Geologic Division ----
Coastal and Marine Geology ----
Woods Hole Field Center
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Up: Chesapeake Bay Bolide
During the late Eocene, the formerly quiescent geological regime of the Virginia
Coastal Plain was dramatically transformed when a bolide struck in the
vicinity of the Delmarva Peninsula, and produced the following principal
The bolide carved a roughly circular crater twice the
size of the state of Rhode Island (~6400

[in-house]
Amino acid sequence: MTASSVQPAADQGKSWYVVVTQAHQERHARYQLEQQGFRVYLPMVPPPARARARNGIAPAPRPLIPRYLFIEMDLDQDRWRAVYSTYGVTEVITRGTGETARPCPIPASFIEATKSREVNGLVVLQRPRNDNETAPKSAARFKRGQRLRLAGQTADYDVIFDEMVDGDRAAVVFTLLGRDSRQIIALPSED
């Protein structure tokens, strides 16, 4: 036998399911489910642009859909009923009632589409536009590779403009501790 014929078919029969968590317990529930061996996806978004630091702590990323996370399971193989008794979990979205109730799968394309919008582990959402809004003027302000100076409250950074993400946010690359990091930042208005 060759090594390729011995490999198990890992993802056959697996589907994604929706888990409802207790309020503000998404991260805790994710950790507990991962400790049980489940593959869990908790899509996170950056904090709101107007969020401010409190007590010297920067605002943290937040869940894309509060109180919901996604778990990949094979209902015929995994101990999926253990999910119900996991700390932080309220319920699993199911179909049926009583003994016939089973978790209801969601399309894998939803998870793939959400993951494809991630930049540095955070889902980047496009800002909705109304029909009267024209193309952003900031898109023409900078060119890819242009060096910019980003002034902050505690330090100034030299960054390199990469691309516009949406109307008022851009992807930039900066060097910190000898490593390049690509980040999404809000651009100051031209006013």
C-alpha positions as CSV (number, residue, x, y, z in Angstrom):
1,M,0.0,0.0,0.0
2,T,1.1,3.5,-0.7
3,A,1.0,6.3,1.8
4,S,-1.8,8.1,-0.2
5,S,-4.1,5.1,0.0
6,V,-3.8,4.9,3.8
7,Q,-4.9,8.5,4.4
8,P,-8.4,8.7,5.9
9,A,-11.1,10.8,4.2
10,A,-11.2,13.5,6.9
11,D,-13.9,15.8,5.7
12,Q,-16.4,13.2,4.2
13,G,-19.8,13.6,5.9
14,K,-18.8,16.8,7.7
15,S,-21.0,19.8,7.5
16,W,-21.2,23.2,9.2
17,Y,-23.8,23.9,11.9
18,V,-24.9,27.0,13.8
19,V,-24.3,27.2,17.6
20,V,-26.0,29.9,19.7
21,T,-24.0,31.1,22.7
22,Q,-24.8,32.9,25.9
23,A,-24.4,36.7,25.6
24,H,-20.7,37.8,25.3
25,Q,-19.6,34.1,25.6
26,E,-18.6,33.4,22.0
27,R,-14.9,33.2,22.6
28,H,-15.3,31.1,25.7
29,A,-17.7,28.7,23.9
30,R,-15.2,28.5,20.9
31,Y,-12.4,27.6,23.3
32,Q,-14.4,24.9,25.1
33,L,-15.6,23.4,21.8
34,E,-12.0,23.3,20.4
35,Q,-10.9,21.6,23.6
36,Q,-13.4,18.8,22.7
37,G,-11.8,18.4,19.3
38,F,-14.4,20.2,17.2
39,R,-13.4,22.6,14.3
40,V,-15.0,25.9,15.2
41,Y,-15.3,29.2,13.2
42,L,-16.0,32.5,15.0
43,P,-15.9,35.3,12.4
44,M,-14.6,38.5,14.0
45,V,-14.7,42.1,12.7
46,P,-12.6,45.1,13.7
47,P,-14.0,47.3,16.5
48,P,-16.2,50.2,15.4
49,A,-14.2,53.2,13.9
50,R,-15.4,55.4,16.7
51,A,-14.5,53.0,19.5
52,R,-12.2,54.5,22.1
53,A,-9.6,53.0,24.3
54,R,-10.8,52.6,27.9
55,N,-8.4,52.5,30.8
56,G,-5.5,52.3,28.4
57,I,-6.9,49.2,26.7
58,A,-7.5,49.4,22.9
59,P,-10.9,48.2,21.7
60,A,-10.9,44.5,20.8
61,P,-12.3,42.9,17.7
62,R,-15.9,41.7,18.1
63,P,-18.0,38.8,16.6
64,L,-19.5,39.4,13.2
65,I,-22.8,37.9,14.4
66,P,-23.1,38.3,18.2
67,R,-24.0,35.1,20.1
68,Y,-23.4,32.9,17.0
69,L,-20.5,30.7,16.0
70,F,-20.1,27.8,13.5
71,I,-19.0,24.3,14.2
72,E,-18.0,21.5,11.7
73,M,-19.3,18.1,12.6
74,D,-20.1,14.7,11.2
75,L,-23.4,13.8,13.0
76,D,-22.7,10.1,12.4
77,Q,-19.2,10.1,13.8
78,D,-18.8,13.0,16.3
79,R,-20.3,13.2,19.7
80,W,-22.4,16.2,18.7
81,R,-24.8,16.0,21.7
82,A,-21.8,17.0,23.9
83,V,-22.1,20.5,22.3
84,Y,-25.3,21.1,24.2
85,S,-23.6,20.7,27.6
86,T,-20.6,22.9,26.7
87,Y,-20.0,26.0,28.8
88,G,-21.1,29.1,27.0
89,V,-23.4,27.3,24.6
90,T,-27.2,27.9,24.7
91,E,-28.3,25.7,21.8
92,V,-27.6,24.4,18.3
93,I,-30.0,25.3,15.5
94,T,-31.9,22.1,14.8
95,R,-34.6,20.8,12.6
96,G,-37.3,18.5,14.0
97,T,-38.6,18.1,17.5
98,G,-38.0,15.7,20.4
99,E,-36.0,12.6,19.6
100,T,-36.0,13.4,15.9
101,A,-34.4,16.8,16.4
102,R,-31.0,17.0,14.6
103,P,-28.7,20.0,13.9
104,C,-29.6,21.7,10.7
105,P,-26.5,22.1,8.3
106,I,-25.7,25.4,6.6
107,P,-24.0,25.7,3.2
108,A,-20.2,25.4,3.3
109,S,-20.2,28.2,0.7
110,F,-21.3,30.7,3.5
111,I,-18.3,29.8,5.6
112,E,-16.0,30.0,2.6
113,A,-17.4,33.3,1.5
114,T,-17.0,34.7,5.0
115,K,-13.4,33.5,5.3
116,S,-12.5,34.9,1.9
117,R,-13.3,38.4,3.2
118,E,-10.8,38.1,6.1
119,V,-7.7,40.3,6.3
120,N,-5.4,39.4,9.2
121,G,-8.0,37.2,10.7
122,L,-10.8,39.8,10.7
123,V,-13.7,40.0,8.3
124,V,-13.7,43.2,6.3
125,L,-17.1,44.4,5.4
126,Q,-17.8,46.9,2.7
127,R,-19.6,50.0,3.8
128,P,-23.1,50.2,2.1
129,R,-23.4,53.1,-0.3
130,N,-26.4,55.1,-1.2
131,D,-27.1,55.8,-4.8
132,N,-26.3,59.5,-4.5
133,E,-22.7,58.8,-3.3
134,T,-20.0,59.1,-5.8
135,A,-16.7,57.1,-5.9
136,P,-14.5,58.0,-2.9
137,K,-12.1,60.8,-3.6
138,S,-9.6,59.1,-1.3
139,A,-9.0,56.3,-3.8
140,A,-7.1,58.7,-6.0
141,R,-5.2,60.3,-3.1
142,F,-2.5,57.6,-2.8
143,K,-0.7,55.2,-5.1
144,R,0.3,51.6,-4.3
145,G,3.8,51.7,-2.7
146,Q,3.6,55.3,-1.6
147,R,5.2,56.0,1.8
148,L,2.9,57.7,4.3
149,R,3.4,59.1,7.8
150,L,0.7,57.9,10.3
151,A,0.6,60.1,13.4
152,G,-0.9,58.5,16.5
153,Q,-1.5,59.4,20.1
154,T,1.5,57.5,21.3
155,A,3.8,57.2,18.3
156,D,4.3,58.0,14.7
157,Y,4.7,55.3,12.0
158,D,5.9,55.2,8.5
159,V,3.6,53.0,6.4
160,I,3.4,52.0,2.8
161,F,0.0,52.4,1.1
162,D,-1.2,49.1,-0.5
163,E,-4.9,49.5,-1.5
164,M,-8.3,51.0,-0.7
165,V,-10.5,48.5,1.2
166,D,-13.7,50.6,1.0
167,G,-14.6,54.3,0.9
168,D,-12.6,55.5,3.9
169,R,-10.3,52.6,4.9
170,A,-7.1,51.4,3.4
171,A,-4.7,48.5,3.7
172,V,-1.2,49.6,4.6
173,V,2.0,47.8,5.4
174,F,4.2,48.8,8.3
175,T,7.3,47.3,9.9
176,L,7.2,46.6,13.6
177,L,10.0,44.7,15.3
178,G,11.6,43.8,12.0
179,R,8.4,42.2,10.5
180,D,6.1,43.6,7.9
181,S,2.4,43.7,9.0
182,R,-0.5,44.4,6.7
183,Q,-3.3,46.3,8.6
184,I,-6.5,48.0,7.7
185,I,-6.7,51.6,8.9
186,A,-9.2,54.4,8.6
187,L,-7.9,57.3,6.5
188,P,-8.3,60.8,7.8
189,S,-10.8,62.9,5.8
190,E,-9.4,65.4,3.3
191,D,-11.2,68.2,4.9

km2), and nearly as deep as the Grand Canyon
(1.3 km deep).
The excavation truncated all existing ground water
aquifers in the impact area by gouging ~4300
km3 of rock from the upper lithosphere,
including Proterozoic and Paleozoic crystalline
basement rocks and Middle Jurassic to upper Eocene
A structural and topographic low formed over the
The impact crater may have predetermined the
present-day location of Chesapeake Bay.
A porous breccia lens, 600-1200 m thick, replaced
local aquifers, resulting in ground water ~1.5 times
saltier than normal sea water.
Long-term differential compaction and subsidence of the
breccia lens spawned extensive fault systems in the
area, which are potential hazards for local population
centers in the Chesapeake Bay area.
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Last Modified: 4/1/98